One of the largest hospitals in Venezuela, University Hospital of Caracas, is a worrying representation of the economic state of Venezuela. The BBC News May 7th reports on the lack of electricity, essential supplies, and resources available to patients and doctors. Local doctors describe the shortages as all encompassing that requires them to come up with ingenious ways to help patients. This includes recording X-Rays via personal phone and finding other materials to write on since paper is a scarcity. These shortages can easily be dismissed as an anomaly specific to the medical field but zooming the lens to the whole of Venezuela suggest that this anomaly is more common than previously assumed.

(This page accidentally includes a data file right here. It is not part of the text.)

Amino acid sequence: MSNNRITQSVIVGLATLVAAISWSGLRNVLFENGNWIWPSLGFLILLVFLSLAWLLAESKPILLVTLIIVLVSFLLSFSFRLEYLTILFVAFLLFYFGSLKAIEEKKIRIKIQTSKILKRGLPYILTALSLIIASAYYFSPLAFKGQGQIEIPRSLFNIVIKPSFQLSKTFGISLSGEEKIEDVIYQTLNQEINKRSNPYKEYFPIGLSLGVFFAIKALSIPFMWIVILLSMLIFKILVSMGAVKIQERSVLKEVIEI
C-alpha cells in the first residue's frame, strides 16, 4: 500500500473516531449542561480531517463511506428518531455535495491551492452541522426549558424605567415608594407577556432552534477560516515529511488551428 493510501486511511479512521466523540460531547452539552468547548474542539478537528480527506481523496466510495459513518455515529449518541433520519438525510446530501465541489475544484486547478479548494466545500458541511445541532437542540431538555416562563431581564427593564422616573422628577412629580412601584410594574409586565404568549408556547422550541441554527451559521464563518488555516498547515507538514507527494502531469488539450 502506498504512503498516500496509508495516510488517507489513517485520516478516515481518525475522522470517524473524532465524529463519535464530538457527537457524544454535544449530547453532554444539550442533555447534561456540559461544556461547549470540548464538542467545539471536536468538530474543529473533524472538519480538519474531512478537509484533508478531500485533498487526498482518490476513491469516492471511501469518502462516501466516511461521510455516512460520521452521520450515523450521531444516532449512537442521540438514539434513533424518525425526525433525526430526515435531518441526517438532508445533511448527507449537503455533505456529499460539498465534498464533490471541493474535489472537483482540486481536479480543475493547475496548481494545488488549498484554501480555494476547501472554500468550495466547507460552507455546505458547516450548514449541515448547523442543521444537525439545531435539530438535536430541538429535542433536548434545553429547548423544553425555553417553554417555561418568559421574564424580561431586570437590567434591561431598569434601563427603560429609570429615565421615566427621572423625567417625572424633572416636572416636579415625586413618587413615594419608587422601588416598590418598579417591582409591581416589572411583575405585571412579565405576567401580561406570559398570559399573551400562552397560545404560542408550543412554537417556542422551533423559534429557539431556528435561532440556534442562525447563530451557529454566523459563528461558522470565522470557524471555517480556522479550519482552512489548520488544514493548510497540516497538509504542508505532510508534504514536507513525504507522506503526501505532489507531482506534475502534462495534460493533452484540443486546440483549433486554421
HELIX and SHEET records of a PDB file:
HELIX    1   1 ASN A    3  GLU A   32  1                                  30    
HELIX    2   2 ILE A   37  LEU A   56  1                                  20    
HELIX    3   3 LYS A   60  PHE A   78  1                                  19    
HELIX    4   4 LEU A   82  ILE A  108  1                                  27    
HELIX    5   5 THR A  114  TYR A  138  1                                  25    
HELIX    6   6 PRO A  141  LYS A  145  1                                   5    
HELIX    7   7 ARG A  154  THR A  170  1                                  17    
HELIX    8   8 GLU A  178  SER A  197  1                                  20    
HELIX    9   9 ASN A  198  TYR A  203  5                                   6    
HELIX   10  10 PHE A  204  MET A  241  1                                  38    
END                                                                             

Recent news reports by El Venezolano of government workers only allowed to work two days a week and electricity being cut from neighborhoods for days suggest the dire economic issue surrounding Venezuela. Not only have oil prices greatly decreased, an important commodity for Venezuela, but local droughts have caused the states’ hydro-electric dam unable to produce consistent electricity. There are supports and detractors from both sides on the role the government has played in the current economic status of the country. The question from analyst David Osio remains if the Venezuelan government can come up with a sound economic plan to revitalize the economy as well as the people.